Barba inhabits the minds of children with an exactitude that seems to me so uncanny as to be almost sinister ... But the book is by no means without relief, nor is this a cynical exploitation of an atavistic fear of the child ... This is as effective a ghost story as any I have read, but lying behind the shocks is a meditation on language and its power to bind or loosen thought and behaviour ... Barba’s use of genre conventions is both affectionate and knowing ... I wondered how closely Lisa Dillman’s prose mimicked Barba’s lexis and cadence in Spanish ... it is faintly odd, sometimes affectless, the phrasing occasionally slightly awry; but this is so wholly in keeping with the book’s uncanny effects and plays so significant a role in its accumulation of cool terror that I can only assume it is a superbly skillful translation.
Barba gives us two perspectives, both from the point of view of the children in the orphanage ... This may sound rather limiting, a self-imposed handicap on a Faulkneresque experiment in literary form. But it turns out to be liberating ... For Barba, it’s the limits on narrative form that open the door for probing the psychological questions of childhood ... Dillman’s translation is exquisite ... Dillman manages to strike the right balance between not alienating readers with direct translations of labyrinthine Spanish prose while also not changing the meaning, mood, and metaphors of the original ... stunning and beautiful prose.
...a tidily executed project, one with tremendous tonal intimacy and rhythmic language. (Given the lovely and propulsive and inward-turned prose, it’s clear that translator Lisa Dillman has done a masterful job.) ... Barba has intentionally chosen not to hold the readers’ hand and reassure us that yes, the way we feel toward the book – toward Marina, toward the girls – is how we’re supposed to feel ... beautiful very much in the manner of a Sally Mann self-portrait: precise in its plotting and intention, thick with mood and gloom, with a quietly dreadful bizarreness. It’s disarming and strange and wonderfully awful – and constructed very skillfully.
Such Small Hands is a magnificently chilling antidote to society’s reverence for ideas of infantile innocence and purity ... [Barba] drags his readers into a hyper-real world of childhood ... Lisa Dillman’s translation is as evocative as a reader could wish for ... the path is set towards a shocking and bloody denouement worthy of the most spine-tingling horror film.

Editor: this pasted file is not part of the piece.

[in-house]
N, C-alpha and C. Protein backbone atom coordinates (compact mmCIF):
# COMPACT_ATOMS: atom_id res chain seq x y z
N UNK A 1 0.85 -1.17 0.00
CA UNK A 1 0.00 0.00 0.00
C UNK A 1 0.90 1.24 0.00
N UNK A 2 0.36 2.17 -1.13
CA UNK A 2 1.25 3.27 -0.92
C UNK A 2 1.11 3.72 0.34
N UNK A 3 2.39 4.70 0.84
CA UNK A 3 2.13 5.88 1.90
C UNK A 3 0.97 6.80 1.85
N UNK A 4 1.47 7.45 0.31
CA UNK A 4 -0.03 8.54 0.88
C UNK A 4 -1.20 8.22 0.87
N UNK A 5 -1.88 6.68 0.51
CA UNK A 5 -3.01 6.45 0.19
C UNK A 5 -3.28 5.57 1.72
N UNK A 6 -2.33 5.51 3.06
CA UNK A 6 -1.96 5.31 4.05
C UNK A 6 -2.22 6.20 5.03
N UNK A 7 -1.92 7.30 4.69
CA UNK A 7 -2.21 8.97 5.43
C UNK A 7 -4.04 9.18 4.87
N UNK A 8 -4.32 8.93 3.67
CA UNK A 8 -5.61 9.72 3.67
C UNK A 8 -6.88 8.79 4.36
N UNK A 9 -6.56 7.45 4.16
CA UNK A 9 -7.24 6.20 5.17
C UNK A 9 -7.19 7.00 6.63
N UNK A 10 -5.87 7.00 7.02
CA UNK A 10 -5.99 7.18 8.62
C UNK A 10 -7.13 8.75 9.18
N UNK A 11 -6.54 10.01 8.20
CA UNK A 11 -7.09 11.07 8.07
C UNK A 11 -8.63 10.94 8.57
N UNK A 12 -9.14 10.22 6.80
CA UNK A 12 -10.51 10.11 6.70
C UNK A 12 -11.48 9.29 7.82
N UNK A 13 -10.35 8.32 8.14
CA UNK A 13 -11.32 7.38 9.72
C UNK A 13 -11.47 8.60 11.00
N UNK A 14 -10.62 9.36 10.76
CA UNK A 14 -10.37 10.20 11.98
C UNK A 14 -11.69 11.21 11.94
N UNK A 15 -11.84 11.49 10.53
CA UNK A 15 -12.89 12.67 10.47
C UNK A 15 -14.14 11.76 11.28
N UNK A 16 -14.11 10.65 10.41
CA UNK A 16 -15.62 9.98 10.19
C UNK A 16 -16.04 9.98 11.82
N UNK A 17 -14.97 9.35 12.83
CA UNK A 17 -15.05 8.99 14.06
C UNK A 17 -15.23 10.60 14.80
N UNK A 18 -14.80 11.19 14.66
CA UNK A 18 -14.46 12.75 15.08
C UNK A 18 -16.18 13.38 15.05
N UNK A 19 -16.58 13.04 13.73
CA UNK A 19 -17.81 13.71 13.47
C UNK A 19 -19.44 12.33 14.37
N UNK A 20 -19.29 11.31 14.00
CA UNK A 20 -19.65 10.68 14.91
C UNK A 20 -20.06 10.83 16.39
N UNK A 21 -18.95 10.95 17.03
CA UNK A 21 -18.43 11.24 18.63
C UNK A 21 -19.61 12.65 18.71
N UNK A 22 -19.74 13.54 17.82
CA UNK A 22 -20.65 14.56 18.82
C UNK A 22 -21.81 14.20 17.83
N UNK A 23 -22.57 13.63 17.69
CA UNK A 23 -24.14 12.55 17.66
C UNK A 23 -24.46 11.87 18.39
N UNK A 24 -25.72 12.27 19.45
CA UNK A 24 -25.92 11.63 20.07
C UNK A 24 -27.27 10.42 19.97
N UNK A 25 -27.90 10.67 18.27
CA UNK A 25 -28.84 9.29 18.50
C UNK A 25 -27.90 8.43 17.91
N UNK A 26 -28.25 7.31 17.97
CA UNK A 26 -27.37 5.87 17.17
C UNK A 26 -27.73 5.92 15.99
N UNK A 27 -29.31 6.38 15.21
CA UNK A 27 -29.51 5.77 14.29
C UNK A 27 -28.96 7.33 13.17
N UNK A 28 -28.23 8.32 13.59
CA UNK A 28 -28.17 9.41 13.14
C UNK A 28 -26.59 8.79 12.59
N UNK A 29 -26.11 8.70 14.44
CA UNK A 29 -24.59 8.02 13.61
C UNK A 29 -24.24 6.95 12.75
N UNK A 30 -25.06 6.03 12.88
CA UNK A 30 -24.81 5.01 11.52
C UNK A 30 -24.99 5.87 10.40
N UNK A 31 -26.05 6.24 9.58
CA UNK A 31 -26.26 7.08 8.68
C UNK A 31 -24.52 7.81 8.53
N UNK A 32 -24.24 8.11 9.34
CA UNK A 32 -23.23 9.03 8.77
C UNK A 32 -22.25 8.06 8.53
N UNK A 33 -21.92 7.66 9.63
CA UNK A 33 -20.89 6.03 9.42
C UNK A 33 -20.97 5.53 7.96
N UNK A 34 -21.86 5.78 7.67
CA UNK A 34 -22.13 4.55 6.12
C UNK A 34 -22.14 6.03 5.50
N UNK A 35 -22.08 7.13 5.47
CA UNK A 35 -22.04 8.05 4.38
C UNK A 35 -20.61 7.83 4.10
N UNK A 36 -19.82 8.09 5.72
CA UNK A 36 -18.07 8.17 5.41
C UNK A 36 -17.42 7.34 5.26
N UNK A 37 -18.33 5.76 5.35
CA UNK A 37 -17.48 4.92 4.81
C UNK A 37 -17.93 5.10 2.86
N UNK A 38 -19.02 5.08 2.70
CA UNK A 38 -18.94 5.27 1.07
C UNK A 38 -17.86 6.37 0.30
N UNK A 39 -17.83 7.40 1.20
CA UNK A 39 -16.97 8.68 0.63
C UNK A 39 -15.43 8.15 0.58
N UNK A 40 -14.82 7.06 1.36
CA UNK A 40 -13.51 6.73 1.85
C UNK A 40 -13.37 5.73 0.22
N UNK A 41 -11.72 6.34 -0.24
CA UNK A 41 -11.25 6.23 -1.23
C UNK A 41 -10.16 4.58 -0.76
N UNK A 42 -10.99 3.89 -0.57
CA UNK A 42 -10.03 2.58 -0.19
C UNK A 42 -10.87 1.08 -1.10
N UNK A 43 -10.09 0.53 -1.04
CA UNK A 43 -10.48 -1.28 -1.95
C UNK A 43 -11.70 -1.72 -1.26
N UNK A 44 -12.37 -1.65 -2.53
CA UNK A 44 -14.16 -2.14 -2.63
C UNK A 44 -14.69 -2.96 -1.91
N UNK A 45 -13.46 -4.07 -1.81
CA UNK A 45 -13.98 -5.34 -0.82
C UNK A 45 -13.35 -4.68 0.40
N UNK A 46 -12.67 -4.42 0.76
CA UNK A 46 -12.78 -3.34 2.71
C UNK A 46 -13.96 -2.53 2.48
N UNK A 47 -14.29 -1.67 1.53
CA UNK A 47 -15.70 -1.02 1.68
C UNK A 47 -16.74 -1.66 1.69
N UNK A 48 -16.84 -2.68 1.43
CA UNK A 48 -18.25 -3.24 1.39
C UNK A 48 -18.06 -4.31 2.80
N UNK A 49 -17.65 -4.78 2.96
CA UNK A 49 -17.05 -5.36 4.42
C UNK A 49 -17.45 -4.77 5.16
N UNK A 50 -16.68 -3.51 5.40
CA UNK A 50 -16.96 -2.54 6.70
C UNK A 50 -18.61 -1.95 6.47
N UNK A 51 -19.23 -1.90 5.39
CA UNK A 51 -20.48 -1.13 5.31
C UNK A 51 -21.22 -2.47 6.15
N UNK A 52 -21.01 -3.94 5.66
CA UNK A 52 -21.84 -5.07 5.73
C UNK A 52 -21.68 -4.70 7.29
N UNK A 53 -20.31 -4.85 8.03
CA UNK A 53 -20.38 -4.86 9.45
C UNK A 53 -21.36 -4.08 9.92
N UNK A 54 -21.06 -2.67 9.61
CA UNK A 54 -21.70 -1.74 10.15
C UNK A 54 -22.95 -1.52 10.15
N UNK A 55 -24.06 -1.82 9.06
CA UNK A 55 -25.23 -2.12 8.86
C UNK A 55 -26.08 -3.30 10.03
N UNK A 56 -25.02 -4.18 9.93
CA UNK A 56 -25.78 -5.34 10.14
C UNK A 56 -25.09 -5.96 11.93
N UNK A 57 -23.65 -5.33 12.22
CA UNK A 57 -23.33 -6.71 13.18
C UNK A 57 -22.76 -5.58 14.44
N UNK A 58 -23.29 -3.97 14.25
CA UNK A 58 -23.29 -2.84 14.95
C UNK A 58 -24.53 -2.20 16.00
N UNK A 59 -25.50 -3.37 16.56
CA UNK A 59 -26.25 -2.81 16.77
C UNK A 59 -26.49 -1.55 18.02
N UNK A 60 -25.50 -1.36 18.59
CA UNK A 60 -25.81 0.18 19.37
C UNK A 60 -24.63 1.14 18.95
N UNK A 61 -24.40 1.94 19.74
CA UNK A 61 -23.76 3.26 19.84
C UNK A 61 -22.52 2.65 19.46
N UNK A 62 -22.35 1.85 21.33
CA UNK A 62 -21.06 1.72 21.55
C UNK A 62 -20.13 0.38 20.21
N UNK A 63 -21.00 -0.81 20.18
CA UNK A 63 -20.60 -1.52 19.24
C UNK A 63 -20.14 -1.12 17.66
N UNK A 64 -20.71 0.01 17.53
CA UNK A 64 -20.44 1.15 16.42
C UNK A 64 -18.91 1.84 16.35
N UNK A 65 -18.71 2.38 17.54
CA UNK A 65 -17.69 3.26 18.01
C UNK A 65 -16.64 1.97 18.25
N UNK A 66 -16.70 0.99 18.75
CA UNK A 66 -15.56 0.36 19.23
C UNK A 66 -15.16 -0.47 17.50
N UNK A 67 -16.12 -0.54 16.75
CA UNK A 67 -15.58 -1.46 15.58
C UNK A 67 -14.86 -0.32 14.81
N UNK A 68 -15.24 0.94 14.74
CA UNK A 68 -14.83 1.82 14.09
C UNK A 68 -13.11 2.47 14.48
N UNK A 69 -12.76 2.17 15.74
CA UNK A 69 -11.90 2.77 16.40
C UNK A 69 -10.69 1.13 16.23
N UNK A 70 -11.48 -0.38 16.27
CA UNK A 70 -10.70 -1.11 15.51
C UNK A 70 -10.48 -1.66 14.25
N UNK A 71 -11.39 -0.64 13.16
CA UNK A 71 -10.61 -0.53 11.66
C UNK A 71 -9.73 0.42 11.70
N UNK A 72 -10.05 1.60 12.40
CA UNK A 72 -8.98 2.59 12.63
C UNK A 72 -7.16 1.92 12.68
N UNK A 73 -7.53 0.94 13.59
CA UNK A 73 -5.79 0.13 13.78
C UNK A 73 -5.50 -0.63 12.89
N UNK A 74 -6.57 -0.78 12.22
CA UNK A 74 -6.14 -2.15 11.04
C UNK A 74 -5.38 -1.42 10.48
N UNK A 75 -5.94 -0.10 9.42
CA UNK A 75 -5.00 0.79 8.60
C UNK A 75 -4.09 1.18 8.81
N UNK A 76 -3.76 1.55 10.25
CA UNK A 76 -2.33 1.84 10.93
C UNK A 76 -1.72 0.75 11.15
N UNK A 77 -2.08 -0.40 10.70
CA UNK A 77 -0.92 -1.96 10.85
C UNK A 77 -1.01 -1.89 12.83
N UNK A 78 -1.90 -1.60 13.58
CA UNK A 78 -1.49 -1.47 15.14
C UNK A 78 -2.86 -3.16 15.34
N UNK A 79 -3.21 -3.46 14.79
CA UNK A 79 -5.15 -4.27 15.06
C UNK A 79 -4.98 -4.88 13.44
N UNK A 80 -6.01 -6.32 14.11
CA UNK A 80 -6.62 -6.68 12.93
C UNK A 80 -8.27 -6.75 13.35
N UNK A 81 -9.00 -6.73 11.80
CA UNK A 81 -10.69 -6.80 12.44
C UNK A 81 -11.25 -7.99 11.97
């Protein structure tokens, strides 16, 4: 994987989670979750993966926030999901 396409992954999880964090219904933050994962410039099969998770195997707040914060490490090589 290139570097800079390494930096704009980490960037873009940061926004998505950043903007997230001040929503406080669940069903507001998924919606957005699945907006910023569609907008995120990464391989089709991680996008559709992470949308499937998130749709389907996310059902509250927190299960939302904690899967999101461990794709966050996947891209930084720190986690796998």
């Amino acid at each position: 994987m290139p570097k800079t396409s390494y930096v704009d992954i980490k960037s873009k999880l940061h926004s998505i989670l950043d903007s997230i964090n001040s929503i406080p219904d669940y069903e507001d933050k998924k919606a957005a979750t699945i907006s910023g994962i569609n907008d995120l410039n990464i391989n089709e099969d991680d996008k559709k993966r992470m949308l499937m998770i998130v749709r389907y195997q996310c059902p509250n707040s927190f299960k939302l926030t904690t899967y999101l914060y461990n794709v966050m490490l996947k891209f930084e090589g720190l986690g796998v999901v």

...part of the power of Such Small Hands comes from the girls’ faith in play-acting, a belief suitable to young characters so isolated that longing exceeds knowledge ...
In Such Small Hands, adroitly translated by Lisa Dillman, Barba is intensely alive to the shifting, even Janus-faced nature of strong feeling.
Barba’s twelfth book creates a narrative similar to other bildungsroman such as Oliver Twist and even Pan’s Labyrinth, maintaining a lyrically rich and devastating portrayal of adolescent struggle ... the novel amplifies the importance of human contact in both a sweet and startling way ... You want to help, scream, bury your face in your hands, but you also can’t fail to notice the poignant valor of an innocent life gasping for air, struggling against forces seemingly greater than us all.
An achievement of brave imagination in which the author creates a world that is measured and experienced without the mediating tool of language ... The terrain of childhood is brilliantly described ... A strange unsettling novel that hews a remarkable sense within itself.
Barba’s descriptions of the furtive, nearly cabalistic world of children are wonderful and disturbing ... His writing is both lyrical and spare, and the slim volume, which can be read in a single sitting, carries a heft far outweighing its physical presence ... A darkly evocative work about young girls, grief, and the unsettling, aching need to belong.
Barba’s prose is both halting and haunting; simple balanced sentences whose opacity hint at an underlying fear and wariness ... Interpret Barba’s elliptical story as you will, but chances are you won’t soon forget it.